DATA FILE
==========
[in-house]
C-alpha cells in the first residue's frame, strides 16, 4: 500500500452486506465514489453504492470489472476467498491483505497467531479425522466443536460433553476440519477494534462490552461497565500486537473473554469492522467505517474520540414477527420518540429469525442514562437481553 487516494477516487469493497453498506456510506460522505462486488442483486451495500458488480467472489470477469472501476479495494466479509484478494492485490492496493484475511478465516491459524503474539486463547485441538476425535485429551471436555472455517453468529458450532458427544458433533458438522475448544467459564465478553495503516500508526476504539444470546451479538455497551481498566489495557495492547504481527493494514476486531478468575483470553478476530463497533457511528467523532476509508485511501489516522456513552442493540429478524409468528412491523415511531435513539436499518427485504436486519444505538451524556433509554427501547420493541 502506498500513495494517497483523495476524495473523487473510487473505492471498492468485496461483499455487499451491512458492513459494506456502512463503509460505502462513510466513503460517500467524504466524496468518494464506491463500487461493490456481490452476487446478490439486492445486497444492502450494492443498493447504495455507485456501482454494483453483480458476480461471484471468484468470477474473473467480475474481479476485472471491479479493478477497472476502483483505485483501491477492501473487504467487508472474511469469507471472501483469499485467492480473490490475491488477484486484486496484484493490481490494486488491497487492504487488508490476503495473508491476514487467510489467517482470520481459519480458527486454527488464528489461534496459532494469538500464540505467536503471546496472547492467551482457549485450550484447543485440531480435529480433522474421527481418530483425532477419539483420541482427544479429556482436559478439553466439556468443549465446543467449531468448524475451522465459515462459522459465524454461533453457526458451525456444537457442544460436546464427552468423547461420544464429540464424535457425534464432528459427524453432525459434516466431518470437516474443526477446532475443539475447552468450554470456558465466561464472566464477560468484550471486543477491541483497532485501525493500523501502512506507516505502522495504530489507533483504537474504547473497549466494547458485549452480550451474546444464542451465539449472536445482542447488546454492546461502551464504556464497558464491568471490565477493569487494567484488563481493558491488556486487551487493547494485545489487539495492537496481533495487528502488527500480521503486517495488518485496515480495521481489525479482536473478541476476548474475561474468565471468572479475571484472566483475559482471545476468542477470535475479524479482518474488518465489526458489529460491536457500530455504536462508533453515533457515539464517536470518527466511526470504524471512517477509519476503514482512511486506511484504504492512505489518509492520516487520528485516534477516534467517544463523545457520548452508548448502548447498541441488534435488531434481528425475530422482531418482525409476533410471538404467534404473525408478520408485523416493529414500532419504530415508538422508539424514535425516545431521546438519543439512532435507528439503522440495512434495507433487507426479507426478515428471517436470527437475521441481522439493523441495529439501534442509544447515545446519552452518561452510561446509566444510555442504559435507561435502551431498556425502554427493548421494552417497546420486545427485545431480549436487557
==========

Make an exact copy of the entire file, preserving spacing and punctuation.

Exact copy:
[in-house]
C-alpha cells in the first residue's frame, strides 16, 4: 500500500452486506465514489453504492470489472476467498491483505497467531479425522466443536460433553476440519477494534462490552461497565500486537473473554469492522467505517474520540414477527420518540429469525442514562437481553 487516494477516487469493497453498506456510506460522505462486488442483486451495500458488480467472489470477469472501476479495494466479509484478494492485490492496493484475511478465516491459524503474539486463547485441538476425535485429551471436555472455517453468529458450532458427544458433533458438522475448544467459564465478553495503516500508526476504539444470546451479538455497551481498566489495557495492547504481527493494514476486531478468575483470553478476530463497533457511528467523532476509508485511501489516522456513552442493540429478524409468528412491523415511531435513539436499518427485504436486519444505538451524556433509554427501547420493541 502506498500513495494517497483523495476524495473523487473510487473505492471498492468485496461483499455487499451491512458492513459494506456502512463503509460505502462513510466513503460517500467524504466524496468518494464506491463500487461493490456481490452476487446478490439486492445486497444492502450494492443498493447504495455507485456501482454494483453483480458476480461471484471468484468470477474473473467480475474481479476485472471491479479493478477497472476502483483505485483501491477492501473487504467487508472474511469469507471472501483469499485467492480473490490475491488477484486484486496484484493490481490494486488491497487492504487488508490476503495473508491476514487467510489467517482470520481459519480458527486454527488464528489461534496459532494469538500464540505467536503471546496472547492467551482457549485450550484447543485440531480435529480433522474421527481418530483425532477419539483420541482427544479429556482436559478439553466439556468443549465446543467449531468448524475451522465459515462459522459465524454461533453457526458451525456444537457442544460436546464427552468423547461420544464429540464424535457425534464432528459427524453432525459434516466431518470437516474443526477446532475443539475447552468450554470456558465466561464472566464477560468484550471486543477491541483497532485501525493500523501502512506507516505502522495504530489507533483504537474504547473497549466494547458485549452480550451474546444464542451465539449472536445482542447488546454492546461502551464504556464497558464491568471490565477493569487494567484488563481493558491488556486487551487493547494485545489487539495492537496481533495487528502488527500480521503486517495488518485496515480495521481489525479482536473478541476476548474475561474468565471468572479475571484472566483475559482471545476468542477470535475479524479482518474488518465489526458489529460491536457500530455504536462508533453515533457515539464517536470518527466511526470504524471512517477509519476503514482512511486506511484504504492512505489518509492520516487520528485516534477516534467517544463523545457520548452508548448502548447498541441488534435488531434481528425475530422482531418482525409476533410471538404467534404473525408478520408485523416493529414500532419504530415508538422508539424514535425516545431521546438519543439512532435507528439503522440495512434495507433487507426479507426478515428471517436470527437475521441481522439493523441495529439501534442509544447515545446519552452518561452510561446509566444510555442504559435507561435502551431498556425502554427493548421494552417497546420486545427485545431480549436487557